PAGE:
It appears that our “New Economy” has made people take a good look at needs vs. wants. These days, more people (as much as 1/3) feel that a dryer is no longer a necessity, rather its a luxury and an expensive one at that!
Line drying used to be the standard and we are trending toward that again (We’ve doubled the number of people who say the dryer is a luxury in the last three years). Here’s how to fire your dryer which will result in lower energy bills (good for you and the planet) and happy clothes (the dryer is hard on clothing).
No matter the climate you live in, you can air dry clothing. Read on to learn how to fight restrictive CC&R’s for your right to dry and ways to circumvent such silly ordinances.
Clothing can be placed on hangers and hung from shower stalls, towel bars, doors, etc… Folding drying racks can be set up quickly in front of the washer, in the bathtub, or in a bedroom. These options allow you to keep drying clothes out of the main living area. During warm weather, move the racks outside or set up drying lines. We string cord from the raised deck to the fence line. This keeps drying clothes out of eyesight of the neighbors and was an inexpensive option. If you live in an area where line drying is prohibited by CC&R’s, then set up the racks in a garage or under a covered patio area where they won’t be visible. If you run fans during the day (like we do instead of A/C), then set your racks up where the air will blow on them, this assists in faster drying and the motion helps to prevent too much crispness.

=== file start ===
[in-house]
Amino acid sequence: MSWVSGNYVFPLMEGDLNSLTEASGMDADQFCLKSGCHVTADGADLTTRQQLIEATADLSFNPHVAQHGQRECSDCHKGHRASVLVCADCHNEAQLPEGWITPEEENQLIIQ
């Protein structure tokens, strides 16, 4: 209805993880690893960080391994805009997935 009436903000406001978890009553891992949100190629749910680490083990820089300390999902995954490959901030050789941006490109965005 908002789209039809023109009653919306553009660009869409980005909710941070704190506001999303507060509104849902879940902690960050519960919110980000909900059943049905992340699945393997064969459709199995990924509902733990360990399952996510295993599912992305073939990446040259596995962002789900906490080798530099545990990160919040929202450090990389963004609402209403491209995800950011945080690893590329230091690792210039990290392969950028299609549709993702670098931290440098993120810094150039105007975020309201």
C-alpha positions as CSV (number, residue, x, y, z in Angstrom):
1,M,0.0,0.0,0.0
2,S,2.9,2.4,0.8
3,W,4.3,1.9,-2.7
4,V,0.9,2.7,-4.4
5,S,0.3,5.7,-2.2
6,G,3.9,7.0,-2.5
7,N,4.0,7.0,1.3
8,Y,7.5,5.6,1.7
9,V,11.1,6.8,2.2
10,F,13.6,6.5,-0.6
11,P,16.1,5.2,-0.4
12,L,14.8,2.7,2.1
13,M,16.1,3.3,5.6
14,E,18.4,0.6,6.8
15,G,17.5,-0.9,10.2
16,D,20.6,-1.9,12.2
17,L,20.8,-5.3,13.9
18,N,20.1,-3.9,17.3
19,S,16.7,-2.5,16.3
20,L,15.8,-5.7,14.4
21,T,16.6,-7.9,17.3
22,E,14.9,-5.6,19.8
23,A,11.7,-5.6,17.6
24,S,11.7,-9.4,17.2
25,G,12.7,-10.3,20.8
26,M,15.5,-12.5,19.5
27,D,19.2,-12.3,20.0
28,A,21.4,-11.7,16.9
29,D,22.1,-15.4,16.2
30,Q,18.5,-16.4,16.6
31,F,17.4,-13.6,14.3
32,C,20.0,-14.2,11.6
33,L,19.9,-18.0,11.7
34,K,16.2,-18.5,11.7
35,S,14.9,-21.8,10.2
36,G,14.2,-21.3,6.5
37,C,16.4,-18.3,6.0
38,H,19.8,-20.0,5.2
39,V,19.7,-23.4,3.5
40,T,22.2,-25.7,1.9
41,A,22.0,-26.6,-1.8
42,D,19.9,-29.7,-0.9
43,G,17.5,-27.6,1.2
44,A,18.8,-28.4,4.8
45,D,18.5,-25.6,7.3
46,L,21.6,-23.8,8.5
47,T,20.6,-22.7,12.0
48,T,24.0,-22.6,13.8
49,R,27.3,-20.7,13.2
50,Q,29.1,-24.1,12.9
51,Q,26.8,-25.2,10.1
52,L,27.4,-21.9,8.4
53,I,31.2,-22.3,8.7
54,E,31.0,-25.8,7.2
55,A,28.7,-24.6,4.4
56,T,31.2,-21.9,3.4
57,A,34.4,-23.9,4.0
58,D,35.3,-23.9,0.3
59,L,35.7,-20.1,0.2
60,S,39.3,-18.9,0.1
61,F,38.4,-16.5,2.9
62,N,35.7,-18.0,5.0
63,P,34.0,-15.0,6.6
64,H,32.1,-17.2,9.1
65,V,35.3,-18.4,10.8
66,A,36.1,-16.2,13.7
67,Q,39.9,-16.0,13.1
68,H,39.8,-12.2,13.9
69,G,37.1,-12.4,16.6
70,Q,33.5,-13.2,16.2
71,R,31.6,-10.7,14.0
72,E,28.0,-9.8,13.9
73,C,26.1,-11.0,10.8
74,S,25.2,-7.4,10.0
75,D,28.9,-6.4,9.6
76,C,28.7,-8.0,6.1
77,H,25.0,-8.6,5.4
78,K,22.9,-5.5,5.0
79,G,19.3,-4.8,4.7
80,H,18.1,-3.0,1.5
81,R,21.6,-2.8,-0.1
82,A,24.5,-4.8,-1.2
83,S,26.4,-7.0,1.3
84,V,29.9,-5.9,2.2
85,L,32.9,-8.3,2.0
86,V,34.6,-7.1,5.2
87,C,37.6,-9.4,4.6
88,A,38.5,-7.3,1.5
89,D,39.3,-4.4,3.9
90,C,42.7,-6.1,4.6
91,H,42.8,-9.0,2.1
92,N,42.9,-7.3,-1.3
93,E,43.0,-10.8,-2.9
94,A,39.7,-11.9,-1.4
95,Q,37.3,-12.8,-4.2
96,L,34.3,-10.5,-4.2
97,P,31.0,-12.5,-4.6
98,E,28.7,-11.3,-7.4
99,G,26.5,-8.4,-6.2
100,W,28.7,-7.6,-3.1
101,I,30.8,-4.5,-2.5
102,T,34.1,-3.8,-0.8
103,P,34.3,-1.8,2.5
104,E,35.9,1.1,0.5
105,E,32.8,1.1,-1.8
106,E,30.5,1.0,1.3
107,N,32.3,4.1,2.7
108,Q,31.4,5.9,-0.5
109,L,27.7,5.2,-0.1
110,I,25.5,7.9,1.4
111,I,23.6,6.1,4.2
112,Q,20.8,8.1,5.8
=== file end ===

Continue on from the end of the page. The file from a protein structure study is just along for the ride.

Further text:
Drying stained clothing outside can help remove stains (works especially well for cloth diaper stains). I’ve found that super sunny days tend to cause our towels to become a little too crisp, so I hang them out in the evening and allow to dry overnight. If needed, I toss them in the dryer with a Mrs. Meyer’s dryer sheet and a damp washcloth for a few minutes on no heat to soften prior to folding.
Fight for your right to line dry. Project Laundry List helps fight anti-clothesline ordinances. Find out which cities have a “right to dry” and sign the national law petition and urge the First Family to hang clothes out on the White House lawn by visiting Right To Dry.
Tip o’ the day- hang your lines low enough for the little ones to help hang out the wash. It’s a fun time to have a little chat with your critters and teach them a lesson they will (hopefully) carry into adulthood.
Photo Credit: Line Dry by Placid Casual on Flickr under Creative Commons License.